In Arabia, the Hajj is already essentially intermodal. Pilgrims fly from all over the world to Saudi Arabia to perform this Fifth Pillar of Islam. Each country is required to adhere strictly to the quota system with the view to assisting the Saudi Arabian government to their planning process.

Al Mashaer Al Mugaddassah Metro Southern Line was designed to transport 72 000 passengers per hour, to and from their supplications at various locations. The line was not designed to compete with buses and cars but to complement them.

ZCC Moria does not have a quota system. It is a one stop location, not rotational. The major challenge is the density of buses, taxis and cars on the R71 road near Moria.

It would be impossible for buses over 18km to transport 72 000 passenger per an hour, only a train can do that.

According to Zohar and Marshall (2000), “being holistic (a term coined by former SA prime minister Jan Smuts) is a tendency to see the connection between diverse things.” Taxi and bus companies should redefine their mission as transport, not running buses and taxis.

Thus aircraft and trains should be part of their service, freeing buses and taxis from congestion at the destination, enabling other routes.

The Mankweng -Moria proposed railway line would help to transport thousands of pilgrims into and out of Moria, thus making Polokwane the intermodal hub.

In the long run, safe railways at bottleneck points, will help to make roads safer. All modes of transport should operate in a synergy to enable transport safety.

Transport safety recommendations

In his submission to the TRC in 1985, His Divine Grace Bishop BE Lekganyane said: “In 1959 Bishop Edward built a primary school in Moria, for the area at large… In 1969 the church realised the acute lack of transport in Pietersburg and its rural areas… a bus company was established. Until 1985 the company received no subsidy and ran at a loss. The church felt that the needs of the community were above [the cost], and continued to run the company from its own coffers.”

The church had to enter transport business to uplift its members and the community. We recommend that:

  • ZCC and Limpopo provincial government study Saudi Arabia’s Al Mashaaer Al Mugaddassah Metro Southern Line;
  • Consider a Public Private Partnership (PPP) for building and managing the Moria area line and train services;
  • National rail policy in South Africa should take into account religious needs;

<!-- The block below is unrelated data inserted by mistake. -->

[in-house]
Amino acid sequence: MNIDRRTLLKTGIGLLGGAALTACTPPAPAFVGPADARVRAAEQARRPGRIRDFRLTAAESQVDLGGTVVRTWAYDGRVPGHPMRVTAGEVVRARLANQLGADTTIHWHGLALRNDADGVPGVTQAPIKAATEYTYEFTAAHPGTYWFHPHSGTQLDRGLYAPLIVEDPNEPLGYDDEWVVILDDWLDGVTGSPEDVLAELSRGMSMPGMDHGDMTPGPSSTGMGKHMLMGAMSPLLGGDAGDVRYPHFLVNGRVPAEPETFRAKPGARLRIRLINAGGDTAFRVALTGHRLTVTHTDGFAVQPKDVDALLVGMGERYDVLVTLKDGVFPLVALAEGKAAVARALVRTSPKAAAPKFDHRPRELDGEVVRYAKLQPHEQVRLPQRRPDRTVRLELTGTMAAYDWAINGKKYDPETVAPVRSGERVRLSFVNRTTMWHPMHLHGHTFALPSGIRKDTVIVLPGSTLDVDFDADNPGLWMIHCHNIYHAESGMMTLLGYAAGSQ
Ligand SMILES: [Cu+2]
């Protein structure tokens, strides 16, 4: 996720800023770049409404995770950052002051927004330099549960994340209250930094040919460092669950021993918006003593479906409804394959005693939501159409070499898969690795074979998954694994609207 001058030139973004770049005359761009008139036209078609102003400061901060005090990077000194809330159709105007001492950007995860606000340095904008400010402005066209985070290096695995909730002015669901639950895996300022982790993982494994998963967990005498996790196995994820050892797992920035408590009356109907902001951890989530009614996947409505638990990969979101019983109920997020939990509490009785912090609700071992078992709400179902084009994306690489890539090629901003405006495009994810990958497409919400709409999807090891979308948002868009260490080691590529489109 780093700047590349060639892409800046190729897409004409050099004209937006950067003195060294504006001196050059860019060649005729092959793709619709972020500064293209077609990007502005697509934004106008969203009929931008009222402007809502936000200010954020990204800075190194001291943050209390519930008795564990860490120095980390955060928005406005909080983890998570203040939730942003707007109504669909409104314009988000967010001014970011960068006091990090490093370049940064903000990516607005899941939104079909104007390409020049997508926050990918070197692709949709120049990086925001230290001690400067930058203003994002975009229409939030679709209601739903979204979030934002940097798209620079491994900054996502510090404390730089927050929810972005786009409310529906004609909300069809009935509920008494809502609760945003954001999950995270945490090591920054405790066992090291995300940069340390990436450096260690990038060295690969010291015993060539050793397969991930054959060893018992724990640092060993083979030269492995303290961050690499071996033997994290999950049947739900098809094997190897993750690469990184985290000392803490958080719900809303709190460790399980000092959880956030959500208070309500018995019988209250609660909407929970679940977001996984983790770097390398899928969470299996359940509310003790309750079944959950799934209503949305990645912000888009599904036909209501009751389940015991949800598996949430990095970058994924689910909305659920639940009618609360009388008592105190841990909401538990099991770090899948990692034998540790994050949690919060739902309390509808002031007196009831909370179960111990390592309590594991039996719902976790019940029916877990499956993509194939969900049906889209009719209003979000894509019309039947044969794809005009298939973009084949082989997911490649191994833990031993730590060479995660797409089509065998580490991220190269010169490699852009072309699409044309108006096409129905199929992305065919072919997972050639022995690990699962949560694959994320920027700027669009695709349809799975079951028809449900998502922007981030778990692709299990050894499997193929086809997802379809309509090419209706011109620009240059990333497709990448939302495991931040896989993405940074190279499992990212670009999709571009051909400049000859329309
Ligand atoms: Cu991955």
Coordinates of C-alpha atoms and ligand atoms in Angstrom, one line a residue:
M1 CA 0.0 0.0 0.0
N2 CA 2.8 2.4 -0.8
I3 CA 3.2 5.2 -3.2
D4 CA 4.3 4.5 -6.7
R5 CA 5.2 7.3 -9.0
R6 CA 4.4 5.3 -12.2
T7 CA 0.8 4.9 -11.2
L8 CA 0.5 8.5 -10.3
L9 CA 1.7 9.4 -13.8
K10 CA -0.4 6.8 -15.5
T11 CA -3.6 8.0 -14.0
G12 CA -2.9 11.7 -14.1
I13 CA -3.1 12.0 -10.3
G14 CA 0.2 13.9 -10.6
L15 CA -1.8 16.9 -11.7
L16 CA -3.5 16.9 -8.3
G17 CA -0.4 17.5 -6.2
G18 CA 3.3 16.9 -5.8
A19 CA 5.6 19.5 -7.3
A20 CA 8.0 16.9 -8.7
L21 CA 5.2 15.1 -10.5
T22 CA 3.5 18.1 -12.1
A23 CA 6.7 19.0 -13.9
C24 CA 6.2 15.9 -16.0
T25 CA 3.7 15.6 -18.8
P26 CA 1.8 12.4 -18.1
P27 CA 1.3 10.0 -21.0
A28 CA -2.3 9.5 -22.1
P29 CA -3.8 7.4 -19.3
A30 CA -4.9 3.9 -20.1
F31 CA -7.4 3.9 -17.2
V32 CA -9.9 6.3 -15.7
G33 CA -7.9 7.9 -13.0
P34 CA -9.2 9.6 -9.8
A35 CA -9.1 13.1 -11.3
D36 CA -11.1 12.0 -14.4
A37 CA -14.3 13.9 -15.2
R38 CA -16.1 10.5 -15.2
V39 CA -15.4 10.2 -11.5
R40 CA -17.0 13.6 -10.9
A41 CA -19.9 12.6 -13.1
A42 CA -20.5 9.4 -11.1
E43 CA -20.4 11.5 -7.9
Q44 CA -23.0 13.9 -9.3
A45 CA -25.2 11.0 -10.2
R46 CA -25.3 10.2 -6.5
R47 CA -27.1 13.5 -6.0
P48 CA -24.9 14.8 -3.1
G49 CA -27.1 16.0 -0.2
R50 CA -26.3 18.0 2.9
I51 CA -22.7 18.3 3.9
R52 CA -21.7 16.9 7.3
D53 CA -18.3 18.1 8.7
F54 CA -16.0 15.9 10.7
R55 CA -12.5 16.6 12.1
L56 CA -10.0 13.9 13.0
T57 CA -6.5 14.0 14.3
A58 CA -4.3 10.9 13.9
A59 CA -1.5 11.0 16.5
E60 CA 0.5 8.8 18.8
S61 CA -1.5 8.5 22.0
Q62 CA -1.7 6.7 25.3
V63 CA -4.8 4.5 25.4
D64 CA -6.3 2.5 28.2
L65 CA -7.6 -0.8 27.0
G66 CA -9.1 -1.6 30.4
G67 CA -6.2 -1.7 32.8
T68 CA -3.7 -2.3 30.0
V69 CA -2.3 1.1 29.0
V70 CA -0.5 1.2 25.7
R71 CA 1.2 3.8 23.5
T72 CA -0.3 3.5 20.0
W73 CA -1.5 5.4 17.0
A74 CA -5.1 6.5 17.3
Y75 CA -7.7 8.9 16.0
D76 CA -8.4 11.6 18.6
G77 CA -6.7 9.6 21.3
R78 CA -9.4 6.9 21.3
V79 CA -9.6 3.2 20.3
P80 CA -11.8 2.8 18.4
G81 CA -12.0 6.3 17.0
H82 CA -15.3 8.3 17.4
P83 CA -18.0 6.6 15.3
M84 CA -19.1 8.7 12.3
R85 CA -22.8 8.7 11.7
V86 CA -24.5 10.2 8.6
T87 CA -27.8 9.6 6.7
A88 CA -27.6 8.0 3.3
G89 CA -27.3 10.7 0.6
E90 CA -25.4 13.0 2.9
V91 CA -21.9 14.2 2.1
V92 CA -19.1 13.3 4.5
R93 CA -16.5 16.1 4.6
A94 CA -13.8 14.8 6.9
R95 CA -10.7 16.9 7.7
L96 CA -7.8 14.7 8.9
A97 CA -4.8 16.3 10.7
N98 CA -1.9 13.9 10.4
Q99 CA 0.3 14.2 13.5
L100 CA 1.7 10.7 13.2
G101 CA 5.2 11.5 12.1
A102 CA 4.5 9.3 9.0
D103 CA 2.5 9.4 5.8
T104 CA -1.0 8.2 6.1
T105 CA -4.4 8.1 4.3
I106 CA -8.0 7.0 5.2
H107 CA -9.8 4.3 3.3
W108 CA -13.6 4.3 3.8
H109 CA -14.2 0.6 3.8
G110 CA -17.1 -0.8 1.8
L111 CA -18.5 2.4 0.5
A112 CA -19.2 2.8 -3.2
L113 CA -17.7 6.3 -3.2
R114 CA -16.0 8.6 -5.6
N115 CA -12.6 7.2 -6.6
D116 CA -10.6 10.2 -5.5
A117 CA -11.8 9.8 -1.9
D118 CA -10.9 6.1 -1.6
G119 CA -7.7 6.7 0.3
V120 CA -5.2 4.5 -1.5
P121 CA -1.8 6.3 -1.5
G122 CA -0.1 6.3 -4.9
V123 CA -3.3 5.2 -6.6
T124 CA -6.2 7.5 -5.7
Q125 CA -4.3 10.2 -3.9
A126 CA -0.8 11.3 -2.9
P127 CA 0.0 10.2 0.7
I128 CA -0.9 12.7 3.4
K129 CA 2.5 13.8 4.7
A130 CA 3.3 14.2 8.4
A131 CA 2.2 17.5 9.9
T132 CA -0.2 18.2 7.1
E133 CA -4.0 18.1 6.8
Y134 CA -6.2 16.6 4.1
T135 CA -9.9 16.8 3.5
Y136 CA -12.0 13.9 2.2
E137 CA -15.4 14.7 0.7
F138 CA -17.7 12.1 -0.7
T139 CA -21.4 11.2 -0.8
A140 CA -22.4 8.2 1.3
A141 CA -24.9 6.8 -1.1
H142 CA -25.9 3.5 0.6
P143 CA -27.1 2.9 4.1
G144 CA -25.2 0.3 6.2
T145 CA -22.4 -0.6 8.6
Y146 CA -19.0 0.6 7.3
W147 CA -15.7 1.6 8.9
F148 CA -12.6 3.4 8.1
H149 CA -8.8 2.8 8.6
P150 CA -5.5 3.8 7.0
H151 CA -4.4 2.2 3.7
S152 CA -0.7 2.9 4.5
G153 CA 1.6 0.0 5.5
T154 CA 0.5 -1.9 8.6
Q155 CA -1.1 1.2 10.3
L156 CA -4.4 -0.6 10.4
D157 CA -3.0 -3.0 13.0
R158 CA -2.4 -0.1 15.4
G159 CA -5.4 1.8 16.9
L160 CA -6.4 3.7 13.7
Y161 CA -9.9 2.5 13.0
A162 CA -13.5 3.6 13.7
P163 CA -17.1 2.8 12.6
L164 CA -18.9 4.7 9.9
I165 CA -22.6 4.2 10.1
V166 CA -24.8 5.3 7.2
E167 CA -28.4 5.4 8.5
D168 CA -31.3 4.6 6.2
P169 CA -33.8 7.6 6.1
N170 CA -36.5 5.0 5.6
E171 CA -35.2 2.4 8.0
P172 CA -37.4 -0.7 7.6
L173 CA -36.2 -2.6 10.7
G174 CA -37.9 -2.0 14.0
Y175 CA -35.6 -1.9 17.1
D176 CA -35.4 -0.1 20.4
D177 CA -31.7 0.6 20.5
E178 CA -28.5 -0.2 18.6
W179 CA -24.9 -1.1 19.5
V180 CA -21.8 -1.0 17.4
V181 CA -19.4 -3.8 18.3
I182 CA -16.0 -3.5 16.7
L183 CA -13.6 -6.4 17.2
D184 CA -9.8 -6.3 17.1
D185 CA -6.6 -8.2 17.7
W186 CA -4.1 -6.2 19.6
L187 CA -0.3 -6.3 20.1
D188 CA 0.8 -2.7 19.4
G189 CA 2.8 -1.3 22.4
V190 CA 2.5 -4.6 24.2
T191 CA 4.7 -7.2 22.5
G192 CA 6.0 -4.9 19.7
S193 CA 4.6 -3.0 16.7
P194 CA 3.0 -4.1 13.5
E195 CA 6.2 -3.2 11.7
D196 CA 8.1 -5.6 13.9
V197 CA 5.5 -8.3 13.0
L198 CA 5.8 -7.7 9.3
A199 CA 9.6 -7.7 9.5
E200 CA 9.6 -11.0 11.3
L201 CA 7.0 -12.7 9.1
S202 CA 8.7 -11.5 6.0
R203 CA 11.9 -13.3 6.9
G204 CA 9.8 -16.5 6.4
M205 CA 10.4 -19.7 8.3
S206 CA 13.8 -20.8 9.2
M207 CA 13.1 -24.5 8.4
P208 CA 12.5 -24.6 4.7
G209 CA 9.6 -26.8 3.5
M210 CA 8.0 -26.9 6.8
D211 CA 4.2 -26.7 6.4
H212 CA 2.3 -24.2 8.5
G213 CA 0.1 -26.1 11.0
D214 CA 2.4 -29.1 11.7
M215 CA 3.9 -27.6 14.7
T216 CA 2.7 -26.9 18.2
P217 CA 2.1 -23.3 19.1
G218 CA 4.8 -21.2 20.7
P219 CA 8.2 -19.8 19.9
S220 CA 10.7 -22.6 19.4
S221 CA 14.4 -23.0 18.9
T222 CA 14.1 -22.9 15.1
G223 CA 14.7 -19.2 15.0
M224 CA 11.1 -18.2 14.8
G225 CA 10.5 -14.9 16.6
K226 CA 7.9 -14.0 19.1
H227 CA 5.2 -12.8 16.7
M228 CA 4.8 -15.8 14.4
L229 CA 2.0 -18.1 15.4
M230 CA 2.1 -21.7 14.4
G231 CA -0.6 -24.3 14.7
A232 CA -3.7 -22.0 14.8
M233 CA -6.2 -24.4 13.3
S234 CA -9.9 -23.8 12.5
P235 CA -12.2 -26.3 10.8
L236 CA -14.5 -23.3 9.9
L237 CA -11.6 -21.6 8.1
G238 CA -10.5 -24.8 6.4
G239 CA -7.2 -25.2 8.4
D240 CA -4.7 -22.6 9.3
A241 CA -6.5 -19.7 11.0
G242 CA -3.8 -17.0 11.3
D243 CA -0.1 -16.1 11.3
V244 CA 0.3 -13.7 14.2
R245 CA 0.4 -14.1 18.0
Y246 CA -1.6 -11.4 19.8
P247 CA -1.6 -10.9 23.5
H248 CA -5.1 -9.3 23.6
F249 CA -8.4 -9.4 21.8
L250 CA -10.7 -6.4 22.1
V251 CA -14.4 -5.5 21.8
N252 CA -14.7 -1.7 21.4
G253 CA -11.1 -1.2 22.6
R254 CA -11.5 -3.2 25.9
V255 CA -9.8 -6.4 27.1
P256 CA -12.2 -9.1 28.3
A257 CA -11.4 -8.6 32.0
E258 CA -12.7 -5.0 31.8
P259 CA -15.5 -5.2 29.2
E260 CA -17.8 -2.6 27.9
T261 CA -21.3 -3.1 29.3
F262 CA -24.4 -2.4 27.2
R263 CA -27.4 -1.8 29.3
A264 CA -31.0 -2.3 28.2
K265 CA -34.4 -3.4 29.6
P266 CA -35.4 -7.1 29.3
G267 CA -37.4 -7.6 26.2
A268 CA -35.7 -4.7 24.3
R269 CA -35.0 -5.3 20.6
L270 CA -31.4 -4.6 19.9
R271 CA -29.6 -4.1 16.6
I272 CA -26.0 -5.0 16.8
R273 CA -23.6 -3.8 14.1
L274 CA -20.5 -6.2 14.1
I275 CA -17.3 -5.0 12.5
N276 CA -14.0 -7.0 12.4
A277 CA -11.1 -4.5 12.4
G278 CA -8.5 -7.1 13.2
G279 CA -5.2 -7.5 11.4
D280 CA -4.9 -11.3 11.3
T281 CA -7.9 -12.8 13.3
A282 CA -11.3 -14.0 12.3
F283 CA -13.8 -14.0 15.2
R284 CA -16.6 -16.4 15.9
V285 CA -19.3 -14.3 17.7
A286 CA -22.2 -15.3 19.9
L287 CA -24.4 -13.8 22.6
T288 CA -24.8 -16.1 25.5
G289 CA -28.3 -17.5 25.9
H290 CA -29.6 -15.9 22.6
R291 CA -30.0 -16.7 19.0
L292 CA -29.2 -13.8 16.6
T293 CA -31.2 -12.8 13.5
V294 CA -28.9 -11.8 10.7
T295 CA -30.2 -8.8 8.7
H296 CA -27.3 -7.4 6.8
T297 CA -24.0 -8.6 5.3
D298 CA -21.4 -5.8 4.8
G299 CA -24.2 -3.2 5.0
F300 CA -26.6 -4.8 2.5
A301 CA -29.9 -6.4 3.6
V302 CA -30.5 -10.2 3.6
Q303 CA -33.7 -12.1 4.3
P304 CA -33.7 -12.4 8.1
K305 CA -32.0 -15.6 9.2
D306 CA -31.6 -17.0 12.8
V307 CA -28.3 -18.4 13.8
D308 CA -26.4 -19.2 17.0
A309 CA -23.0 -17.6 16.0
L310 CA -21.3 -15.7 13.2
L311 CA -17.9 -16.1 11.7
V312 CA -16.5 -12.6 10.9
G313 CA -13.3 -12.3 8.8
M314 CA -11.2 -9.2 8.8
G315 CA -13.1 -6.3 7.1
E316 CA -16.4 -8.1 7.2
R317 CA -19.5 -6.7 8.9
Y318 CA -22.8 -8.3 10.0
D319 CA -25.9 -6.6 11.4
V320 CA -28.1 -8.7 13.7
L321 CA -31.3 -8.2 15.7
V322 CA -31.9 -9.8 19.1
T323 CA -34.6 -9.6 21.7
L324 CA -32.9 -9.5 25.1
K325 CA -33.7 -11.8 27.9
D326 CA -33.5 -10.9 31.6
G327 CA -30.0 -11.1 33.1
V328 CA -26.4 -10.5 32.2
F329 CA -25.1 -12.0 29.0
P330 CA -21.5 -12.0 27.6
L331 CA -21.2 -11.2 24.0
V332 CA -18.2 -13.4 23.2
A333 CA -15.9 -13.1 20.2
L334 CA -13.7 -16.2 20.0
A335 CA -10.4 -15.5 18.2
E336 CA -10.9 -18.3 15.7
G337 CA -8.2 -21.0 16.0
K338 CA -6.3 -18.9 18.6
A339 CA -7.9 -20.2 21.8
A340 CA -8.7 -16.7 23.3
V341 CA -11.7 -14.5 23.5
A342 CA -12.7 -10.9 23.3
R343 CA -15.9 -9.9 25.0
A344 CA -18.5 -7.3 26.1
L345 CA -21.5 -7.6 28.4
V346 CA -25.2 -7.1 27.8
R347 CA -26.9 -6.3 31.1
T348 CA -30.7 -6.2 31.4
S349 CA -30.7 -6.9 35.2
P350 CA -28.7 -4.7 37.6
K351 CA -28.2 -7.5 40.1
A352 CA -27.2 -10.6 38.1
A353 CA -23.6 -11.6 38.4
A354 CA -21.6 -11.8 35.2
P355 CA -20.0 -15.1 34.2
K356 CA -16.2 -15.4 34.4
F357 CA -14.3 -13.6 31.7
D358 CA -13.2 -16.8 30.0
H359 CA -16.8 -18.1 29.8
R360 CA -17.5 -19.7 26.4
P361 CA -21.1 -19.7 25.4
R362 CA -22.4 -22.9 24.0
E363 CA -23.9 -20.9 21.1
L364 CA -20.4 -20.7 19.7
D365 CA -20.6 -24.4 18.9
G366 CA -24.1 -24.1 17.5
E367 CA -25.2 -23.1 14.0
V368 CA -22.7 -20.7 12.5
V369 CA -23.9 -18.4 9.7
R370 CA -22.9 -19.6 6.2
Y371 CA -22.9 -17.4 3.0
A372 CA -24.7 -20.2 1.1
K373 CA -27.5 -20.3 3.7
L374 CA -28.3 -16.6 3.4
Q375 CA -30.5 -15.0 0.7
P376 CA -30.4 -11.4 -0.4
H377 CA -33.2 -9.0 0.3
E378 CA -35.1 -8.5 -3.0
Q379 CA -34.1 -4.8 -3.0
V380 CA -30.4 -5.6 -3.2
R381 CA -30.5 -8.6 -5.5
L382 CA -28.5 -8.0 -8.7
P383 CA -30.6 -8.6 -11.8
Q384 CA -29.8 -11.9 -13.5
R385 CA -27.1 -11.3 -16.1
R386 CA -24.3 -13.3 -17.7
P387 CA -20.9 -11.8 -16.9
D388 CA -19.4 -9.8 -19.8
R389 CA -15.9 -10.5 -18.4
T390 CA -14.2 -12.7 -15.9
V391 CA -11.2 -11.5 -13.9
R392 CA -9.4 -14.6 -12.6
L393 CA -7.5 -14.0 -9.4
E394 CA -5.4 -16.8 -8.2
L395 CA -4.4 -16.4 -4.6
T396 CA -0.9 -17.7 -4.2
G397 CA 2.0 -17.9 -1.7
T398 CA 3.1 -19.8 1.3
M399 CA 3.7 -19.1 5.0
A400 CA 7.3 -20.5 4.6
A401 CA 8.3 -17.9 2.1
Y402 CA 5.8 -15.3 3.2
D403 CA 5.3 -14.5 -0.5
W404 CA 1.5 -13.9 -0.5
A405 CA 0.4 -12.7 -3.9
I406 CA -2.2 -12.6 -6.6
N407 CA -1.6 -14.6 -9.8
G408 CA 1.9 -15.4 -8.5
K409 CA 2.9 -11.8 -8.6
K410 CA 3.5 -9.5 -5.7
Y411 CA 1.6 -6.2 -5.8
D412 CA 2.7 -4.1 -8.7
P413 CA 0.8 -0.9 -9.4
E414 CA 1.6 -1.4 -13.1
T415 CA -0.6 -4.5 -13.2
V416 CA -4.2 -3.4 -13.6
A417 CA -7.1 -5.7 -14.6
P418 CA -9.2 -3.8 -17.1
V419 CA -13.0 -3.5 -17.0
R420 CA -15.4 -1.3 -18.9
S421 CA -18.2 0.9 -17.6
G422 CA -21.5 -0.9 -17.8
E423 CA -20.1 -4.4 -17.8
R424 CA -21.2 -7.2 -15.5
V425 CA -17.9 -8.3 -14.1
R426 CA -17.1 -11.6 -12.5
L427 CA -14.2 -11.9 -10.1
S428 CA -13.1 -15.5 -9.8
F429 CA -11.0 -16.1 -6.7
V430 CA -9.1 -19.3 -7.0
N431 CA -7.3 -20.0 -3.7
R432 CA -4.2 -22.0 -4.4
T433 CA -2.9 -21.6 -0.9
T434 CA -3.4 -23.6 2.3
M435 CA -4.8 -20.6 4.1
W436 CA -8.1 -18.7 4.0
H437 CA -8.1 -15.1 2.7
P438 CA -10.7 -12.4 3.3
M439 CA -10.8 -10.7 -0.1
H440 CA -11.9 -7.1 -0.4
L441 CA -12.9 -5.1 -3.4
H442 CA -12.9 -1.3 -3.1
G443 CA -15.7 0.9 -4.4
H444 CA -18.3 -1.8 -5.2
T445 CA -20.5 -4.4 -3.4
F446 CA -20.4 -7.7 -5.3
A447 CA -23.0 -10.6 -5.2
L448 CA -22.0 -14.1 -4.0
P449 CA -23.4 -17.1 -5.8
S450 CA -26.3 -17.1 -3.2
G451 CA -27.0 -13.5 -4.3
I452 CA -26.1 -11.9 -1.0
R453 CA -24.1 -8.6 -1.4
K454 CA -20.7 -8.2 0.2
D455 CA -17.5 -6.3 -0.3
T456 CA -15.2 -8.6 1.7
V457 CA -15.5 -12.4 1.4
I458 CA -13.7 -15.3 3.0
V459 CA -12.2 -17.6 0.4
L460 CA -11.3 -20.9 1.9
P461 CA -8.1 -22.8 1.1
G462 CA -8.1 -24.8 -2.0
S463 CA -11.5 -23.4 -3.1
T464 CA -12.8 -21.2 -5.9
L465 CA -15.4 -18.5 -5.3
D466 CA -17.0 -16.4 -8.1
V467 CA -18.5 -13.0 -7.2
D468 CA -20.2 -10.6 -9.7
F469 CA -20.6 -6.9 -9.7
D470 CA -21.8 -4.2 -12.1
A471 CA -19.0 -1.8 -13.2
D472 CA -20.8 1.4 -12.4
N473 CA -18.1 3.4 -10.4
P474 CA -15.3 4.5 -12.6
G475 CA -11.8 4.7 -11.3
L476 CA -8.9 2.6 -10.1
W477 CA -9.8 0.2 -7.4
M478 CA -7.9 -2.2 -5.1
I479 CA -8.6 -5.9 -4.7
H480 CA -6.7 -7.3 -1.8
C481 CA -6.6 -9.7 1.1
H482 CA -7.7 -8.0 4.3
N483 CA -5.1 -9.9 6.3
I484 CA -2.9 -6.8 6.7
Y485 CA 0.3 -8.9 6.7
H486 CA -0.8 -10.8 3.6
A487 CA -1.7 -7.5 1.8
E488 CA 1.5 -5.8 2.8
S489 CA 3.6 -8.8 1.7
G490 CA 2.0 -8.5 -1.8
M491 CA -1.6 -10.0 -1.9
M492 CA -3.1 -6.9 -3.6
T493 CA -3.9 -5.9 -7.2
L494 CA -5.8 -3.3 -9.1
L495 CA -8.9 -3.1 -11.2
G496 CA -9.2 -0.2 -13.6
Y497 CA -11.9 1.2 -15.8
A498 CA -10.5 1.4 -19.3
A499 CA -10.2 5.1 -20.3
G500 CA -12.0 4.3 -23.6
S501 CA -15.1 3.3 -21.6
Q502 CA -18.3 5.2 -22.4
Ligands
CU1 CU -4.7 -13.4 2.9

• Taxi and bus operators diversify into intermodal services;
  • PRASA should consider investing in the ZCC area rail;
  • Transnet Freight Rail (TFR) should consider extending existing railway lines to Zion City Moria.

Several rail transport safety functions should be factored in:

  • Trains and the platform designed with a narrow gap.
  • Enforced train separation.
  • Point locking, such that a point cannot be moved when a train is approaching over it.
  • Train speed limit automation.
  • Train door control at the correct stopping position.
Dr Cornel Malan of the RSR is a co-author.

Dr Cornel Malan of the RSR is a co-author.

This report is an extract from a full and referenced paper, titled: The complementary role of rail transportation towards the reduction of road accidents in South Africa during the Zion Christian Church (ZCC) Easter pilgrimage, presented at the 2017 ICSTTE conference in Hong Kong, by Mabila Mathebula, Prof John Smallwood, and Dr Cornel Malan.

Mathebula is a doctoral student in the Department of Construction Management at Nelson Mandela Metro University in Port Elizabeth.

Prof Smallwood heads the department.

Dr Malan heads Operational Planning and Intelligence at the Railway Safety Regulator (RSR).

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Mabila Mathebula

Mabila Mathebula (BA North West University, BA Hon UNISA, MBA Milpark Business School, Post Graduate Diploma in Advanced Project Management at Cranefield College), is currently engaged in a PhD study in construction health and safety management.
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Mabila Mathebula
Mabila Mathebula (BA North West University, BA Hon UNISA, MBA Milpark Business School, Post Graduate Diploma in Advanced Project Management at Cranefield College), is currently engaged in a PhD study in construction health and safety management.